Inspiration for the Artefact

Dreams of Dali: 360º Video. Created for The Dali Museum by Goodby Silverstein & Partners (2016)

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Image 1 - Creating a dream map as an exercise in preparation for the artefact - dreams by Yu Liao. Image 2 - Susan Hillar dream mapping experiment (1973).

Stages of the Ultradian sleep/dream cycle

The average sleep cycle in the ultradian rhythm is 90 minutes. Therefore, the average person has approximately 5/6 sleep cycles and dreams roughly 4-6 times per night. However, due to amnesia upon awakening the majority of people do not remember their dreams. During this cycle, your body transitions through different stages. NREM sleep (non-rapid eye movement and REM sleep (rapid eye movement) (Morita et al,2012). NREM results in a reduction of physiological activity and is split into 3/4 stages. However, during REM sleep, brain activity is desynchronised and similar to relaxed wakefulness, with claims that this is where more vivid dreams occur. It is thought that content of dreams differ slightly within all of these stages. Individuals with sleep disorders may act out dreams physically during this stage (NIH, 2019).


Creating an immersive environment to explore individual and collective unconscious identities in the physical/virtual space. This a prototype, as this project would be actualised using AR/VR technologies. The artefact is separated into 3 sections with different focal points and together create the building blocks of an immersive multisensory experience.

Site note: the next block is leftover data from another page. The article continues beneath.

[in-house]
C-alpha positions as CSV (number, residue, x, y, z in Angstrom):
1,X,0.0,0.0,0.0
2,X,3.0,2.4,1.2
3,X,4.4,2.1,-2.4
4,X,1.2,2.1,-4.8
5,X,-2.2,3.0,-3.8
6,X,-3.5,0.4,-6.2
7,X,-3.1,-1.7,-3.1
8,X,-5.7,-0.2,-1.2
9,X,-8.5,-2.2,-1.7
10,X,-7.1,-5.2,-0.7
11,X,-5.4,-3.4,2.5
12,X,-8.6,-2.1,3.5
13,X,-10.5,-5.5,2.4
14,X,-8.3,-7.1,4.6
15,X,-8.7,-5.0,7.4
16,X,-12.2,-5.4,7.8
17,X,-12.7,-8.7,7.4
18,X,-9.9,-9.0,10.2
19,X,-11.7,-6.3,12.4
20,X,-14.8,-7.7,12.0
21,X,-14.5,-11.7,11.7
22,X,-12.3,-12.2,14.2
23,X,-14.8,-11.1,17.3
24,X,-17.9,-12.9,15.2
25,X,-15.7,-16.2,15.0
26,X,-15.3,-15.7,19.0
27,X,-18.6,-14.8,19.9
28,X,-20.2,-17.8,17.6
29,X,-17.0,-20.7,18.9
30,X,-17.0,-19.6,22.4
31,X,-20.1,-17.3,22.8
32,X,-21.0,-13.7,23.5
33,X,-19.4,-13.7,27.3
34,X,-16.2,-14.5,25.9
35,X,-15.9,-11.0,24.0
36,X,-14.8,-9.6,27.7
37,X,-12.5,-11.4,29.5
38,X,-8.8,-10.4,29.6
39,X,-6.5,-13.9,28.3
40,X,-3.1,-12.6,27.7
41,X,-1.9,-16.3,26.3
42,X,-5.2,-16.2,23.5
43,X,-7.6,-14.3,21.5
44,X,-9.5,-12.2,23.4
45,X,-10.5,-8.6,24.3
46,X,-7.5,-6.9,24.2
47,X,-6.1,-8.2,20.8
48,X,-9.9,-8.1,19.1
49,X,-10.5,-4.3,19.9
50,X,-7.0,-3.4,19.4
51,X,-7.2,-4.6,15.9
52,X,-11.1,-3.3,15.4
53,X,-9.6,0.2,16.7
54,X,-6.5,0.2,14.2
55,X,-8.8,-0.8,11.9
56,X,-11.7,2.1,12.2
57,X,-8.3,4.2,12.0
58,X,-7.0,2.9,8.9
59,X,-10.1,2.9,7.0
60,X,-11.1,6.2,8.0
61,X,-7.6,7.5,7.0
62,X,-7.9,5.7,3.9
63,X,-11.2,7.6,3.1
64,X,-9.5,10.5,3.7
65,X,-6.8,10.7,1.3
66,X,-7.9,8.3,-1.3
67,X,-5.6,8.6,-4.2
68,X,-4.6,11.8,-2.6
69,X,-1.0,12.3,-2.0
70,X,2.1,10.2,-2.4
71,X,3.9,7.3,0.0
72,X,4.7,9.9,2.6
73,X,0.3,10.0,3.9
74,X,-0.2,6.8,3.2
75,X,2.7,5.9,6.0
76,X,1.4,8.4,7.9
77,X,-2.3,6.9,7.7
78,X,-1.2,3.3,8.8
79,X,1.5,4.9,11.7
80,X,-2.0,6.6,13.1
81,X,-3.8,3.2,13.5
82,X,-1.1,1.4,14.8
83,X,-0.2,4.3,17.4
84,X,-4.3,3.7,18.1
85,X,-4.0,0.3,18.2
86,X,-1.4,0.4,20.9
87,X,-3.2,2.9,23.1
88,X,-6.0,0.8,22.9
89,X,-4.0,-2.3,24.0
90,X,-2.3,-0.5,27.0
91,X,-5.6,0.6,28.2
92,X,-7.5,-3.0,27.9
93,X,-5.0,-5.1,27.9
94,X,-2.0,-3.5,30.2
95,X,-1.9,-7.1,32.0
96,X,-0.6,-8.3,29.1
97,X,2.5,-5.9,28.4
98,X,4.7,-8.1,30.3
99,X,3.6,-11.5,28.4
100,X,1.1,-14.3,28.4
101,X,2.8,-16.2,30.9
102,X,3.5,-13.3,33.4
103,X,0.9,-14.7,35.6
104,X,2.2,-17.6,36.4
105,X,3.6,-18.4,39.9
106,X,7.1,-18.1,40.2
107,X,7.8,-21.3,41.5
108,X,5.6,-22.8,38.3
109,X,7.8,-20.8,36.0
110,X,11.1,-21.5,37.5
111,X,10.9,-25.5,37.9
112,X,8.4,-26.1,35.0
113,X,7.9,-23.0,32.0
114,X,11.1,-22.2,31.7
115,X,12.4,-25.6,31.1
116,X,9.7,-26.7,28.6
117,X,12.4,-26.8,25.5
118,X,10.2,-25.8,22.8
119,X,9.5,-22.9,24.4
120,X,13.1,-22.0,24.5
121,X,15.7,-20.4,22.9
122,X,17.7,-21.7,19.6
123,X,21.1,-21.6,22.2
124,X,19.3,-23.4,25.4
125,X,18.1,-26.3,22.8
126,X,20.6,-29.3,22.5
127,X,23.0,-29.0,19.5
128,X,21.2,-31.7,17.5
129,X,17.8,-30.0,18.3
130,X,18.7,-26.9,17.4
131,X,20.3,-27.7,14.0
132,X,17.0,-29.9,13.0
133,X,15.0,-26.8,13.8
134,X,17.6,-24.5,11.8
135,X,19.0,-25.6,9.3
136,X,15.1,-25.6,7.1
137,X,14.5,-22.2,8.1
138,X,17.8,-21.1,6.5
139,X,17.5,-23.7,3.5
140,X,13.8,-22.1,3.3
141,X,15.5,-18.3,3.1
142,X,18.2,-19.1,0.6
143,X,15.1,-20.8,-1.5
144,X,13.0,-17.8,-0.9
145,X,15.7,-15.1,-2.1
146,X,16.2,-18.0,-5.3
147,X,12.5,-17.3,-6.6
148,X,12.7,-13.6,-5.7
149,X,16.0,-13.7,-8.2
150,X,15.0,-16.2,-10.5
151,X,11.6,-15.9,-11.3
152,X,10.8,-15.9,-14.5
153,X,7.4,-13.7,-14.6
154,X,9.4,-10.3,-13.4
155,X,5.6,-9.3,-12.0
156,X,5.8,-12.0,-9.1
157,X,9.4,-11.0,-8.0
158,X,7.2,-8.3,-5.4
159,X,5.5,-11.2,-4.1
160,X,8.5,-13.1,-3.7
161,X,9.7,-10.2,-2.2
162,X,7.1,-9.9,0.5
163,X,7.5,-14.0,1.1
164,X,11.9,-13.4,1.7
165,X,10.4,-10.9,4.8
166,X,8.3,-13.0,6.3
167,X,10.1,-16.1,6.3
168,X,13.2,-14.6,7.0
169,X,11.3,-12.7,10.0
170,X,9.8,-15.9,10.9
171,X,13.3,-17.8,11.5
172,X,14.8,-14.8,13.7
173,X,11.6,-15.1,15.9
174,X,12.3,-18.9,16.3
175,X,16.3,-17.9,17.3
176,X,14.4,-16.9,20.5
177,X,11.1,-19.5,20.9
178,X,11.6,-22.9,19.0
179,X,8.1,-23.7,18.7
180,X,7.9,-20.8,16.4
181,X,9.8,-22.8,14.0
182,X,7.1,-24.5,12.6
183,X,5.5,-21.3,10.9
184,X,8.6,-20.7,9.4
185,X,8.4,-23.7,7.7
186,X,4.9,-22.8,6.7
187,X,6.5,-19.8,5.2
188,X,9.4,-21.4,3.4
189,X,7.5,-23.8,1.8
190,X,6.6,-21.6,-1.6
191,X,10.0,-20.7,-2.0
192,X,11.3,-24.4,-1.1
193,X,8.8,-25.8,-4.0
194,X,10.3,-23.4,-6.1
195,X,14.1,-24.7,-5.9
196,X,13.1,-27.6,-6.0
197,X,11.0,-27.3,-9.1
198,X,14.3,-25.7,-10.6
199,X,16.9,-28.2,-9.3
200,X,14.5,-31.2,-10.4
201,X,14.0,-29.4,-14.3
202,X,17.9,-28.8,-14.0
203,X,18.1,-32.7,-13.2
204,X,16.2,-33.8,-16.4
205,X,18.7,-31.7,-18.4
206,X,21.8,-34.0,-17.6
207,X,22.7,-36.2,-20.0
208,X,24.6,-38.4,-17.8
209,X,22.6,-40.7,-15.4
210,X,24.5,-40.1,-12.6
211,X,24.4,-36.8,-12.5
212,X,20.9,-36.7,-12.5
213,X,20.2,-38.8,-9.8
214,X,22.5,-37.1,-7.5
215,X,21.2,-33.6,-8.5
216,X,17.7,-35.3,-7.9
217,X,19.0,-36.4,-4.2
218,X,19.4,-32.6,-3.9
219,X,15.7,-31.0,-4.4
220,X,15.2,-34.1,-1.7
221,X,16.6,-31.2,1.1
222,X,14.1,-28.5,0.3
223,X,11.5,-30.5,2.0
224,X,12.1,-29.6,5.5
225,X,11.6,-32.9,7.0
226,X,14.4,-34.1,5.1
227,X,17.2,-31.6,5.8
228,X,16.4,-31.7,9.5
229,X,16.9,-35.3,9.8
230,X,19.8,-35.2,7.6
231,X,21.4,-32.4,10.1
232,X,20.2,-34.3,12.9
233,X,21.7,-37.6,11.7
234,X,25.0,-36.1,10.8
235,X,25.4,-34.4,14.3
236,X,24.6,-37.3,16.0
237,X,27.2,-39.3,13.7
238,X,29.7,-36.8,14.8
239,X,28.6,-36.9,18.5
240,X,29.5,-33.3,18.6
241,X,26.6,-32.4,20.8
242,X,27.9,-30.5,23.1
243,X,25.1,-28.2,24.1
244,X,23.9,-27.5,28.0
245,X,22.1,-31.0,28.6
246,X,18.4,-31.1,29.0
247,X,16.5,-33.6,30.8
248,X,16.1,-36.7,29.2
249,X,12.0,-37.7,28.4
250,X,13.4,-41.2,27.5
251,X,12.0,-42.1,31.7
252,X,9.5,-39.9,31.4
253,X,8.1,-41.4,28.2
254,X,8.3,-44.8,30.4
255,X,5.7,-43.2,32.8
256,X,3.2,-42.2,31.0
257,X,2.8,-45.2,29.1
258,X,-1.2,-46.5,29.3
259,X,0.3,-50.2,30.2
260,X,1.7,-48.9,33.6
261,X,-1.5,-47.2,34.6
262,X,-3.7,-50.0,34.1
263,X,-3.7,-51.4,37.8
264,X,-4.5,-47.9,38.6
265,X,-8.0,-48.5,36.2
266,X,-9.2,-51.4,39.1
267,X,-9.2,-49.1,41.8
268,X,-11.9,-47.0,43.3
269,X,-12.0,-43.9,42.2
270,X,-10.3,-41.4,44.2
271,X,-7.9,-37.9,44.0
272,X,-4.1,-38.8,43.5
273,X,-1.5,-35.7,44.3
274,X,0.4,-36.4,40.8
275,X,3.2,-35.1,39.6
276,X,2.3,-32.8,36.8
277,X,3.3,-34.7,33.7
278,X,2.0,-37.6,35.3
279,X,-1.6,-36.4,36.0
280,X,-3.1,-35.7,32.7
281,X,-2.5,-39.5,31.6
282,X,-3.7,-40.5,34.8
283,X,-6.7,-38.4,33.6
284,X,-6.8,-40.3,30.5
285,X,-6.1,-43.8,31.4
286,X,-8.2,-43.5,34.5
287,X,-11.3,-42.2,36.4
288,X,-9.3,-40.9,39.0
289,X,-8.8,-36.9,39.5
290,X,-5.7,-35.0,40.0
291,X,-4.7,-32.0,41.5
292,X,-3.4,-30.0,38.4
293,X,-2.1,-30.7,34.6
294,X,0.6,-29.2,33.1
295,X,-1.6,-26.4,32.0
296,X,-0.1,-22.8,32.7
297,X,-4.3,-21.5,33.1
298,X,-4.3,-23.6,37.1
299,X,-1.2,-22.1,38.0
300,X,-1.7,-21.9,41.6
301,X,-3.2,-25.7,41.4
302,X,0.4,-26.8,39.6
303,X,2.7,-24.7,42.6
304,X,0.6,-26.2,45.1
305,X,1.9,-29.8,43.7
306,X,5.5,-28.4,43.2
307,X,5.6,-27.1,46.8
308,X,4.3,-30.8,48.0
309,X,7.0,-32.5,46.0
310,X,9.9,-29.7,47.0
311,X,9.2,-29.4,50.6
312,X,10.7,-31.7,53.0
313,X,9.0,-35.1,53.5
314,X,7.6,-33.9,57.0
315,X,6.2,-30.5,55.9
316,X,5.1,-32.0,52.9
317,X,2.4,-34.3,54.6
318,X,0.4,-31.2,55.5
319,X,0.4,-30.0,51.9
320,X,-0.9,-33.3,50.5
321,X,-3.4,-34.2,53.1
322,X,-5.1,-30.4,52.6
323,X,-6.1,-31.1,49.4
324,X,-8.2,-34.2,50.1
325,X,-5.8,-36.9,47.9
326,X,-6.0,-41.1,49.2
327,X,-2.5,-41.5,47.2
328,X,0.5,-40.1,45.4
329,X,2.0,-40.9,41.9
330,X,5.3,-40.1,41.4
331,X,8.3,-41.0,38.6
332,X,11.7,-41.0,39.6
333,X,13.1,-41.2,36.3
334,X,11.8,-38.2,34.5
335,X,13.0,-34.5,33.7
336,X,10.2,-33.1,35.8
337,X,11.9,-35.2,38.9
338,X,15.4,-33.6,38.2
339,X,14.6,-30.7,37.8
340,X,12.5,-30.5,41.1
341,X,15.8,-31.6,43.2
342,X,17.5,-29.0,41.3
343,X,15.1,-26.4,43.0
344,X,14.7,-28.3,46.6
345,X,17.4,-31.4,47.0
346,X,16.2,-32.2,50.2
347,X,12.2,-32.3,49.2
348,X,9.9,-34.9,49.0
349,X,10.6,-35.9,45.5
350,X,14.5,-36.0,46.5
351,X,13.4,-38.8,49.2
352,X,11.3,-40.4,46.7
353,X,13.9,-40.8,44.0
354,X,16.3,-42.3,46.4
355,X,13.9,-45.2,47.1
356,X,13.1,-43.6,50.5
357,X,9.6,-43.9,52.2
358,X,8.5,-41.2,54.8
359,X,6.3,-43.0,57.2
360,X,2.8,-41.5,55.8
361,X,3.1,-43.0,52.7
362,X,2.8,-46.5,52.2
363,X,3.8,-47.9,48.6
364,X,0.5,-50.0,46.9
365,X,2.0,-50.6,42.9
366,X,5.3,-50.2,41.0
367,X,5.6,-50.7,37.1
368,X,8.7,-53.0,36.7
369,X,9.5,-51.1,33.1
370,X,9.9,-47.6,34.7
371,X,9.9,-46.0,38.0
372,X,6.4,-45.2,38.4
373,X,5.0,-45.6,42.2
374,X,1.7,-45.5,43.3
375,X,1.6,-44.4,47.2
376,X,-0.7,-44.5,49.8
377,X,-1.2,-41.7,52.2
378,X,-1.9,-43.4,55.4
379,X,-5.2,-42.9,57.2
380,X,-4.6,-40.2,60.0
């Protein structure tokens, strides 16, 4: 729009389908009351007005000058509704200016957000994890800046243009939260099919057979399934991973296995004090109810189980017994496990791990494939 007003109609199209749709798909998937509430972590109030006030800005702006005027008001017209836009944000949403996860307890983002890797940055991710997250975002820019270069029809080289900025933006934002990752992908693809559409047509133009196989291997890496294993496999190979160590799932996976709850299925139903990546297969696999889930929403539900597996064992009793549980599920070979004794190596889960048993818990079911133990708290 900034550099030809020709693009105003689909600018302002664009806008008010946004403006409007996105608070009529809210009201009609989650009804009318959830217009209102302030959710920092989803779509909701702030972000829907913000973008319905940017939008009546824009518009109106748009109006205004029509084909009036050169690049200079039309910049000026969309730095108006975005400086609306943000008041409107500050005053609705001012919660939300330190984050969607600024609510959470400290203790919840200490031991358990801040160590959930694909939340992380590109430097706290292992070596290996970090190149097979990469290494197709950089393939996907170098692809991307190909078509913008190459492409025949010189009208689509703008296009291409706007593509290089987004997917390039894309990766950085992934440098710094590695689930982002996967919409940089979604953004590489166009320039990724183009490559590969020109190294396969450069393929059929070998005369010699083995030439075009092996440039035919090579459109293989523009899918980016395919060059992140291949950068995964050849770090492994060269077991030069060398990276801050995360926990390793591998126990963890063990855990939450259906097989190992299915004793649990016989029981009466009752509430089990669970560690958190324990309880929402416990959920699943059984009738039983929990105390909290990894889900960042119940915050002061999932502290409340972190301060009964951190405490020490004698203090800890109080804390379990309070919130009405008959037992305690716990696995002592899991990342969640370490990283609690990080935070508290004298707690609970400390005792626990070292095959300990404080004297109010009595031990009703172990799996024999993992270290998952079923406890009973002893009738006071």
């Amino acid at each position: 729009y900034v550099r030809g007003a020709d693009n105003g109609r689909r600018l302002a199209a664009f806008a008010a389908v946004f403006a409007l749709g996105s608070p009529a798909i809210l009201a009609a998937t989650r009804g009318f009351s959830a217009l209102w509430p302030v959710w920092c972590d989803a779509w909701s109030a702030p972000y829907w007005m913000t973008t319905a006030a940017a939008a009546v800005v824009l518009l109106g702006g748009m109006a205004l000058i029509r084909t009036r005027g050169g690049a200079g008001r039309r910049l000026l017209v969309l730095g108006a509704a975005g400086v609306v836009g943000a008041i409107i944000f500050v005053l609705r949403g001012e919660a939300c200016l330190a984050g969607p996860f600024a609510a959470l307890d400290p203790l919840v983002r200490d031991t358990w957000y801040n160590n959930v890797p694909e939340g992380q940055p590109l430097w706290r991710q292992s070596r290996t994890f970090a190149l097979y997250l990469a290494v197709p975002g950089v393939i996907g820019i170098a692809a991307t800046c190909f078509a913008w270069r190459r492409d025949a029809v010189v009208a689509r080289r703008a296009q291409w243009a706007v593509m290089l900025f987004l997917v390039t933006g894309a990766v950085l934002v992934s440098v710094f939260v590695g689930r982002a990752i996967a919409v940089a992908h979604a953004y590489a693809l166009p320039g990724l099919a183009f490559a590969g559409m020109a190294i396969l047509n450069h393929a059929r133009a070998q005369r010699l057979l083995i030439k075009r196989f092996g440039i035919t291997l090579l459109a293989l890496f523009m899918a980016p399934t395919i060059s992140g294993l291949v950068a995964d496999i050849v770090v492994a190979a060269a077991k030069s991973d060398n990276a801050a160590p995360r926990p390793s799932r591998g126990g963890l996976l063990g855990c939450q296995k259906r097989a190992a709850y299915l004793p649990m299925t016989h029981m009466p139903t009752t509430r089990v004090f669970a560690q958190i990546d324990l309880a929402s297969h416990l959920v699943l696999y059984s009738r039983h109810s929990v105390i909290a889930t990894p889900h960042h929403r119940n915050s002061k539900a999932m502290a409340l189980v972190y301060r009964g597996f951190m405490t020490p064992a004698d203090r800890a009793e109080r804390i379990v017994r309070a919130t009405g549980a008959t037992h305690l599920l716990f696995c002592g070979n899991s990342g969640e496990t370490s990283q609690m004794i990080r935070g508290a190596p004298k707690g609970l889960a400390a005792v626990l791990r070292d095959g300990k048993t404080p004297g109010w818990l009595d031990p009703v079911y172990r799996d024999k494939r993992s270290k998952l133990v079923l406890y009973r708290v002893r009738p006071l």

1. Visualising a dreamscape

2. Sonifying the dreamscape

3. Physicality of dreaming

1.  Visualising a dreamscape

For this section of the artefact, much inspiration came from surrealist artworks, especially the Persistence of memory (Dali, 1931) and Golconda (Magritte, 1953). Therefore, bright, vivid and sometimes frantic colour gradients were used to create surreal depictions of objects. I began collecting audio dream diaries from various individuals asking them to recount their dreams as an audio message every morning when they woke up. Each object is inspired by imagery and symbols mentioned in the dream audios. Dream recollection varied as I also found that the pressure to remember dreams resulted in many participants forgetting them. Ideally a large sample was required to create individual dreamscapes. However, due to the low number of dreams collected all dreams were put together to create a large dream fiction. Symbols and imagery collectively created a visual concoction of different meanings, contexts and timeframes.